Recently, Linden, now 26, reached a huge milestone on the project.
While mining at Arkansas’s Crater of Diamonds State Park earlier this month, Linden, from Poulsbo, Washington, found a 2.20-carat yellow diamond, the largest diamond found at the park since last October, according to a release from Arkansas State Parks.
Before searching for the gemstones, Linden spent five years panning for gold around Washington, the release said.
Once he had enough gold for the engagement ring, he took a cross-country journey to Arkansas to mine gemstones, using equipment he and a friend made themselves and tested in Montana along the way.
Linden and his friend spent three days at the Crater of Diamonds State Park wet sifting for gemstones when he saw the yellow diamond.
Christian Linden, 26, from Poulsbo, Washington, recently found a 2.2-carat yellow diamond at Arkansas’s Crater of Diamonds State Park. (Arkansas State Parks)
“I saw it shining as soon as I turned the screen over and immediately knew it was a diamond,” Linden said, according to the release. “I was shaking so bad, I asked my buddy to grab it out of the gravel for me!”
Park officials later confirmed that it was a large, yellow diamond.
Dru Edmonds, the assistant superintendent of the park, described the stone as “light yellow, with a triangular shape and a sparkling, metallic luster.”
“Like most diamonds from the park, it contains a few inclusions, making it one-of-a-kind,” Edmonds said in the release.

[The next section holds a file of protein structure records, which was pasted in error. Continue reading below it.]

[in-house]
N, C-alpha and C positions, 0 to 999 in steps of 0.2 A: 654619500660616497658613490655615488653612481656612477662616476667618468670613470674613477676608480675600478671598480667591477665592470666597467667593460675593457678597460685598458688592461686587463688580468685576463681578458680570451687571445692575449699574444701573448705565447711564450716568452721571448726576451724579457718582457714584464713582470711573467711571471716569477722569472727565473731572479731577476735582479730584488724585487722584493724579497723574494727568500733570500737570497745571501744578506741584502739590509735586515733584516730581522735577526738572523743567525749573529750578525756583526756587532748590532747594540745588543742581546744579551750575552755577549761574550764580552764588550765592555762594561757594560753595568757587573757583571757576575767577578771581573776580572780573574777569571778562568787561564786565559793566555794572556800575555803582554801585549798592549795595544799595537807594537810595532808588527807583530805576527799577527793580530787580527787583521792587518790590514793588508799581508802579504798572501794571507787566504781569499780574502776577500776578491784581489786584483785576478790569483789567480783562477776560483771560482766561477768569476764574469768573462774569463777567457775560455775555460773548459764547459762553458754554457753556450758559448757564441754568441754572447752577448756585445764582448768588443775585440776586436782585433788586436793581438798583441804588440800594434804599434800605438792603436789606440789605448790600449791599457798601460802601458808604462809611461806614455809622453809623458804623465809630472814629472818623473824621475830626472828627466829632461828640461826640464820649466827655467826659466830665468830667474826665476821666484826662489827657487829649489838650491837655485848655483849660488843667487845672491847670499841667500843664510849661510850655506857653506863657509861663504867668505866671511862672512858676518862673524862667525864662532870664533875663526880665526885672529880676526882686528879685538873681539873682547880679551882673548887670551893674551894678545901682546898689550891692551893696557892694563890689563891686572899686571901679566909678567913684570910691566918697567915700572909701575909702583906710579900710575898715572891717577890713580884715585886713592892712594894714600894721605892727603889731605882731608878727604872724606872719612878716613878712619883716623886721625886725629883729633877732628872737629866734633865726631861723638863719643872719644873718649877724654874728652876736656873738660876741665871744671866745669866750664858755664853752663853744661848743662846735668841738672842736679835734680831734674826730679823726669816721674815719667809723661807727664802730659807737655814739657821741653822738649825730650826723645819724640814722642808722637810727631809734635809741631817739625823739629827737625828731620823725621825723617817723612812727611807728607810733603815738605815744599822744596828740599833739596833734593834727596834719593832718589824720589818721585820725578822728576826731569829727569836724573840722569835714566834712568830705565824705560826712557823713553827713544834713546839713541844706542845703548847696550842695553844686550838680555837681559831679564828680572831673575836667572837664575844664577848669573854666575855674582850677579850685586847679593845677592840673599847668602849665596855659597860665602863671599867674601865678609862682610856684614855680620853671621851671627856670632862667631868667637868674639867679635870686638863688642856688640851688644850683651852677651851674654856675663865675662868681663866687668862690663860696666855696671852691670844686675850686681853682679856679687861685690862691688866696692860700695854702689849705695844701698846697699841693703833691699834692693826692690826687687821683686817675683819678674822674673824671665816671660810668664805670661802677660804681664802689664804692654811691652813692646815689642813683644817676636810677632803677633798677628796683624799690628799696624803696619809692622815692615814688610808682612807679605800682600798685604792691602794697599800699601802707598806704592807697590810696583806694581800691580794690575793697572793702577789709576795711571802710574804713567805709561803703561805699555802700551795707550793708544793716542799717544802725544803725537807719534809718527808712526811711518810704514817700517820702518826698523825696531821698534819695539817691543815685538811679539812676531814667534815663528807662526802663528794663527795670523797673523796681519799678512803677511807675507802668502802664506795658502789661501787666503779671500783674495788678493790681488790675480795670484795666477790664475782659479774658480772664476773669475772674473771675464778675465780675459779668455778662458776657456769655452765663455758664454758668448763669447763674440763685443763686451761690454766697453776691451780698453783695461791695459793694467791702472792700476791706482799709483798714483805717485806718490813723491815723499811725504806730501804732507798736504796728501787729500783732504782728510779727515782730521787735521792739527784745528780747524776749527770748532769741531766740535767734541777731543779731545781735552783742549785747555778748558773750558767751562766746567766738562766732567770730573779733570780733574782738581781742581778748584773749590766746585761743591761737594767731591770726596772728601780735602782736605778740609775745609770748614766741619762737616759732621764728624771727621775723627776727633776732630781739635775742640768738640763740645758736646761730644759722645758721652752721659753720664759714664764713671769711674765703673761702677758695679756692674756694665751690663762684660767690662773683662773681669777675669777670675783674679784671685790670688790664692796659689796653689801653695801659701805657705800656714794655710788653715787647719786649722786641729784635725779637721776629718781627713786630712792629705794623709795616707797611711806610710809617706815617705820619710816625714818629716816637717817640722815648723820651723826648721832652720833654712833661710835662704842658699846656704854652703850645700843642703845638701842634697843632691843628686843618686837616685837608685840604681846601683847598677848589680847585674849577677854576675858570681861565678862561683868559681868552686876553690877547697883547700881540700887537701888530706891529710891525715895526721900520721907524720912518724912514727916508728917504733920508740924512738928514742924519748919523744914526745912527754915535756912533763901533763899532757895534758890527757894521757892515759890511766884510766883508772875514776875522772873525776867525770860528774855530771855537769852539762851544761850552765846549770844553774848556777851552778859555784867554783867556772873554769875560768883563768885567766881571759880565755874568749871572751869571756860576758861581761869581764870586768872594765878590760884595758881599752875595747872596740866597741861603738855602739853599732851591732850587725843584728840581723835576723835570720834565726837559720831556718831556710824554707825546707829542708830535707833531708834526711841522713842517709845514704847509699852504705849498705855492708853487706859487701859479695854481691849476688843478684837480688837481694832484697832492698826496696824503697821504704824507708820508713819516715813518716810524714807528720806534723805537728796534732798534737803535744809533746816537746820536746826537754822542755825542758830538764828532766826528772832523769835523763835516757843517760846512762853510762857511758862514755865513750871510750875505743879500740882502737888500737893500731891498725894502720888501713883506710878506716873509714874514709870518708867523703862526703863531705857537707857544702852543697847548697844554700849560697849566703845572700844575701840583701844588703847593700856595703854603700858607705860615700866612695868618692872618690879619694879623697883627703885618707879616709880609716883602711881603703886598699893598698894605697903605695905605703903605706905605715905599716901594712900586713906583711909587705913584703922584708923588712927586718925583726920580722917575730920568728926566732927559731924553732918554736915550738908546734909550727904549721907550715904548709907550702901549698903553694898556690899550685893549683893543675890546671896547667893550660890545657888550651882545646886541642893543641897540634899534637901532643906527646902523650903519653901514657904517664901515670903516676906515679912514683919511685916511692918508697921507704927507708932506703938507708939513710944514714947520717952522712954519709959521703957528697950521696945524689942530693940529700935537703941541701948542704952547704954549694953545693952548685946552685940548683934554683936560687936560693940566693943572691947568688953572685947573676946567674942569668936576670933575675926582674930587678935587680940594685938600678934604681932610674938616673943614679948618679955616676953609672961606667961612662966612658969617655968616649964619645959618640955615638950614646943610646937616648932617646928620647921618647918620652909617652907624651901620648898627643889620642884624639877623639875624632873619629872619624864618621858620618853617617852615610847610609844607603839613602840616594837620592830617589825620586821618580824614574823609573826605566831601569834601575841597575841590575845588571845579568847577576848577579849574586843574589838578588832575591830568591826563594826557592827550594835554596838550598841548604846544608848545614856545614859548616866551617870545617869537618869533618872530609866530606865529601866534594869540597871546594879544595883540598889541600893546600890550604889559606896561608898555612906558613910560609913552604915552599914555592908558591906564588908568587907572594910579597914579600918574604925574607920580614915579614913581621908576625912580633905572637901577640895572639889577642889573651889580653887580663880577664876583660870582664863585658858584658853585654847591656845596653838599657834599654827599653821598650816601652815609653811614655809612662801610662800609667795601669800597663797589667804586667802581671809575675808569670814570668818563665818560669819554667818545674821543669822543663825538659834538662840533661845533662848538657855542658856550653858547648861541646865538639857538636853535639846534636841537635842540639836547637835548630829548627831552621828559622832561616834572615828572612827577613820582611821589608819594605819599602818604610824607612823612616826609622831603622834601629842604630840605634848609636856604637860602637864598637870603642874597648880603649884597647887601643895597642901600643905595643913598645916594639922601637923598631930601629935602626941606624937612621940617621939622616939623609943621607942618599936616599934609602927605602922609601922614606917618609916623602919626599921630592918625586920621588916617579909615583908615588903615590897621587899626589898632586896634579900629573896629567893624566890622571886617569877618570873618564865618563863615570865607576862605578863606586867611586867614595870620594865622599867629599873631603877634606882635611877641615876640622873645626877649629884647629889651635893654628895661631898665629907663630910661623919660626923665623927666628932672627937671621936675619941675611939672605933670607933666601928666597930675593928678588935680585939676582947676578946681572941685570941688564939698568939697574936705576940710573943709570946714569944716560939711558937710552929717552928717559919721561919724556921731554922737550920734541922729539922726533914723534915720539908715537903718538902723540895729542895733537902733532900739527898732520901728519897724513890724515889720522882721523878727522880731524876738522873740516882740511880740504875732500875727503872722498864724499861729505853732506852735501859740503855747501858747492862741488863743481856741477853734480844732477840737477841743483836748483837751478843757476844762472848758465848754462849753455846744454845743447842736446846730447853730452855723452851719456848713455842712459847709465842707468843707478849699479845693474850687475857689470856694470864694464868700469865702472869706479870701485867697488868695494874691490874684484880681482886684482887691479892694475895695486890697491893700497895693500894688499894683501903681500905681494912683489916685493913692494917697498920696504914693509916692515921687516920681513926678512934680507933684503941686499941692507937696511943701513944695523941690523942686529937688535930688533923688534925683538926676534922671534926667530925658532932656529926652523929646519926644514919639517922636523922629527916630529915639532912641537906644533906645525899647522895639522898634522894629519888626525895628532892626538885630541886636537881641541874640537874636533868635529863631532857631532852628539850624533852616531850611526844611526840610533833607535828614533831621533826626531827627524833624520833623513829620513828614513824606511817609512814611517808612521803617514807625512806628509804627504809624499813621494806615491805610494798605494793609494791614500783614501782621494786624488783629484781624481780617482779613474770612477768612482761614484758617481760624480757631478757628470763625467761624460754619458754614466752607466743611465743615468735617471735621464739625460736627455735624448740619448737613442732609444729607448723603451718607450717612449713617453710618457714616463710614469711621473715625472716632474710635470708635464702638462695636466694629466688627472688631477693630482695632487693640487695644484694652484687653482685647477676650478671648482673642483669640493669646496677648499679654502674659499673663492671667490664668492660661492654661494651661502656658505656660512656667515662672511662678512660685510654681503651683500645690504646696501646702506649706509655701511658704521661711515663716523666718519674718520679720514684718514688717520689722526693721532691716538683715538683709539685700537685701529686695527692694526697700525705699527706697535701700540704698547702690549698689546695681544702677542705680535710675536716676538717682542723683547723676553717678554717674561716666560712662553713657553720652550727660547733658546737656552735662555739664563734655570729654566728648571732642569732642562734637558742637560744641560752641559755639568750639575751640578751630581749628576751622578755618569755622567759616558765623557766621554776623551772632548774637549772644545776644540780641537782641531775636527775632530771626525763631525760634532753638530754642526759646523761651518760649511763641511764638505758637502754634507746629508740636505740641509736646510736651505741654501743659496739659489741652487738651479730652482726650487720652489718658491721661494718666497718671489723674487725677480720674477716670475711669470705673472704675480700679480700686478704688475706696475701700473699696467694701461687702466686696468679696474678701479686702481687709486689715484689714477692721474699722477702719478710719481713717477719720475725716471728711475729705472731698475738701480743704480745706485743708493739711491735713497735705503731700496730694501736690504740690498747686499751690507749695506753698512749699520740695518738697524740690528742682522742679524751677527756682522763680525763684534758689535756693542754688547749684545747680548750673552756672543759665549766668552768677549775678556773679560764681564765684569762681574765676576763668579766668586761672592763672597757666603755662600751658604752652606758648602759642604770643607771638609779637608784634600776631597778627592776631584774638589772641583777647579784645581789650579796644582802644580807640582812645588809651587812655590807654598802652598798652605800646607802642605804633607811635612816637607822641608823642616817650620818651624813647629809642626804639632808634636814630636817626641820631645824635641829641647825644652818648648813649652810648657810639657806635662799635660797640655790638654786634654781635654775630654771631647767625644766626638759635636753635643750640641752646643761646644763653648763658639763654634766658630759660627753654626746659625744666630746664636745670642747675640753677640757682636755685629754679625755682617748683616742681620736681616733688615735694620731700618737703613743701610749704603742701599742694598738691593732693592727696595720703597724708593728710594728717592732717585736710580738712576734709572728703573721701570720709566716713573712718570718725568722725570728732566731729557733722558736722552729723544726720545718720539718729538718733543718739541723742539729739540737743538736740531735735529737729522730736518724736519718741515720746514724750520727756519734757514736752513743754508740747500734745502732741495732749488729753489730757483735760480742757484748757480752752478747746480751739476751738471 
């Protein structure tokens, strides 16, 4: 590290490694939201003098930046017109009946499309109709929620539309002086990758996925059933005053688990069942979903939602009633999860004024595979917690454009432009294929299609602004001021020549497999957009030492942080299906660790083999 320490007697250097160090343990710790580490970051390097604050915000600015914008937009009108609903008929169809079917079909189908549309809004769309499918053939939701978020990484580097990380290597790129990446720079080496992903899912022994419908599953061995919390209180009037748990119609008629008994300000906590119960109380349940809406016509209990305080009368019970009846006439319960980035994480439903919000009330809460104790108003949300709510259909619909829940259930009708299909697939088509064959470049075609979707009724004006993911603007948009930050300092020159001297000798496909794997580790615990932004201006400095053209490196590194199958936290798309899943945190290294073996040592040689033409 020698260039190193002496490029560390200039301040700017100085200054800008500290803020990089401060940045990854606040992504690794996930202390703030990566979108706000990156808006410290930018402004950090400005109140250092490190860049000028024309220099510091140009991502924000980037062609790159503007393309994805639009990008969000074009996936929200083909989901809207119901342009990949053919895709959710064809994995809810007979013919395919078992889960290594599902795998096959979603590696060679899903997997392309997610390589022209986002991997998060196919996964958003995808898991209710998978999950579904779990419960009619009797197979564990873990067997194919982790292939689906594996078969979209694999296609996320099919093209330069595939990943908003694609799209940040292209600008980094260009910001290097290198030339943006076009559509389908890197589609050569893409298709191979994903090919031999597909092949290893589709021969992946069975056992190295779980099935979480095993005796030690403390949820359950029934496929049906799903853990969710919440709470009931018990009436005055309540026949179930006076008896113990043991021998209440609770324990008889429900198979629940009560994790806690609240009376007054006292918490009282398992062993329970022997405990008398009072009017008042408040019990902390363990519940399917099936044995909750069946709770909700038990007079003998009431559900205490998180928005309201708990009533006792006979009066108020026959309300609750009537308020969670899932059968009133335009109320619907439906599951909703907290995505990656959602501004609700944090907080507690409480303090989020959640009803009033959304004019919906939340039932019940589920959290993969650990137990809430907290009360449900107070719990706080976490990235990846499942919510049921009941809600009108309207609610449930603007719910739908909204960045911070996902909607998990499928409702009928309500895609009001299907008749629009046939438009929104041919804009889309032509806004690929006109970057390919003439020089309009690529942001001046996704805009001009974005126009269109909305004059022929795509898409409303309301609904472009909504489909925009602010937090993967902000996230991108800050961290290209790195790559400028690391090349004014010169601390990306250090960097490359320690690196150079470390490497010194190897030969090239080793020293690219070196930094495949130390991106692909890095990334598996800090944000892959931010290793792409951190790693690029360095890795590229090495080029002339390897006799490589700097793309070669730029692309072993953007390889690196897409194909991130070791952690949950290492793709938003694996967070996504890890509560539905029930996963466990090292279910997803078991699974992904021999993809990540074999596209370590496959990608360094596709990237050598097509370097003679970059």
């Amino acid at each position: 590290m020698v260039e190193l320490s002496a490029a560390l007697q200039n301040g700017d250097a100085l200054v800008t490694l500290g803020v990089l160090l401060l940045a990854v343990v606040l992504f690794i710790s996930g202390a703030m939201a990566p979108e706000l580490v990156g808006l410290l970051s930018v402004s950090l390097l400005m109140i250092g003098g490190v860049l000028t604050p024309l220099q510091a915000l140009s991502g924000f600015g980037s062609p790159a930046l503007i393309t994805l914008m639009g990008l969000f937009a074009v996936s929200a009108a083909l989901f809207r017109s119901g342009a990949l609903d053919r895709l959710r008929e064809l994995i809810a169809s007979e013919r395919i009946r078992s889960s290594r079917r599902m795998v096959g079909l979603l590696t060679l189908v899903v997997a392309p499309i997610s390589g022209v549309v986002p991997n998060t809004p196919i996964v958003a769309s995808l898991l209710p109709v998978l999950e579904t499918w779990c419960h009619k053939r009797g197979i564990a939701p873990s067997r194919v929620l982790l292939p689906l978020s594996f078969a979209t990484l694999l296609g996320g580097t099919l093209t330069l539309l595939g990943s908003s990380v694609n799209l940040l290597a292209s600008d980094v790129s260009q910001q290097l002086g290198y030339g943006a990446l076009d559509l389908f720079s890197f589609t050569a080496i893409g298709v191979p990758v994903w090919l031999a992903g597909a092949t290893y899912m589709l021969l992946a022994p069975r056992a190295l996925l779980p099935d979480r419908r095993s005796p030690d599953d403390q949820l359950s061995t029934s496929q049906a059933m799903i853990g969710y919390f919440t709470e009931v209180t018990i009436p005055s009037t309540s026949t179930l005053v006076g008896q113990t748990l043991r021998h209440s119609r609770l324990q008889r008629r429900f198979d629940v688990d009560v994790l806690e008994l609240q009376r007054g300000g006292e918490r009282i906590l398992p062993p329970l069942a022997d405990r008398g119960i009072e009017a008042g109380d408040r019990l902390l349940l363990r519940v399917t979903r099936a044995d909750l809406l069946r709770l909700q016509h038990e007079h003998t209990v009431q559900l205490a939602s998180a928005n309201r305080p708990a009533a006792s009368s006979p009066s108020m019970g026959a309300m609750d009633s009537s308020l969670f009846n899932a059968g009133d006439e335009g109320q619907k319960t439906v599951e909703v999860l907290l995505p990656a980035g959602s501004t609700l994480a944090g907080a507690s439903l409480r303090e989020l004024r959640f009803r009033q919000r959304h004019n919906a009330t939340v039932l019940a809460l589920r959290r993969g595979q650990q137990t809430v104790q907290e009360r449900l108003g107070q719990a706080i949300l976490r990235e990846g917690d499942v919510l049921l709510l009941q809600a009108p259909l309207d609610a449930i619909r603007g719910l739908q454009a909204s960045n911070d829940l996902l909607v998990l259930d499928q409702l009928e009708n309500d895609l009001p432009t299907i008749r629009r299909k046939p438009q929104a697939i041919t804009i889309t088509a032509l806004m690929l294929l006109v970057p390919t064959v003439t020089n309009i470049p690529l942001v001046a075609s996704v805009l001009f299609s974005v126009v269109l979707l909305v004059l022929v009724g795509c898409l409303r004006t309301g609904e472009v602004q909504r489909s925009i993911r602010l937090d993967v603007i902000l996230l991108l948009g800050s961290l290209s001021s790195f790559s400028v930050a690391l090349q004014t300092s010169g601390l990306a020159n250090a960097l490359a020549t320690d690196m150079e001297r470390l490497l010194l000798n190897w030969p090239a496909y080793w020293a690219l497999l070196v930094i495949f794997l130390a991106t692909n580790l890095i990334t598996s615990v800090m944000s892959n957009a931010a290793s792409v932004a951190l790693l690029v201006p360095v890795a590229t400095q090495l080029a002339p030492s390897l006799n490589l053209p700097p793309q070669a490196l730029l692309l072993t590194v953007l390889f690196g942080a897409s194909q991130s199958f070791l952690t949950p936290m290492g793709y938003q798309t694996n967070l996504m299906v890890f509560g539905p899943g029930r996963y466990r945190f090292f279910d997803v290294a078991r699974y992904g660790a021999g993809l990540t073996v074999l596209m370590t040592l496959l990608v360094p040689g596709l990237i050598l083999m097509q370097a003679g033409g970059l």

As for Linden, he was surprised to find such a large stone.
“I was just hoping to find a couple smaller stones and had planned to buy a center stone later, but that won’t be needed now,” he said.
Linden plans to use the diamond as the main stone in an engagement ring, made with only gemstones and gold he mined himself. (Arkansas State Parks)
According to the release, Linden plans to head to Nevada next to mine for opals.
Even though he’ll have all the elements, he said he won’t design the engagement ring until he proposes so he and his fiancee can design it together.
According to the release, people who find large diamonds at the Crater of Diamonds State Park get them registered and are able to name them.
Linden chose to name his “Washington Sunshine,” “because it’s got a nice, light yellow color, just like the sunlight in Washington,” he said.
Washington Sunshine is just one of 121 diamonds that have been registered at Crater of Diamonds State Park this year, according to the release.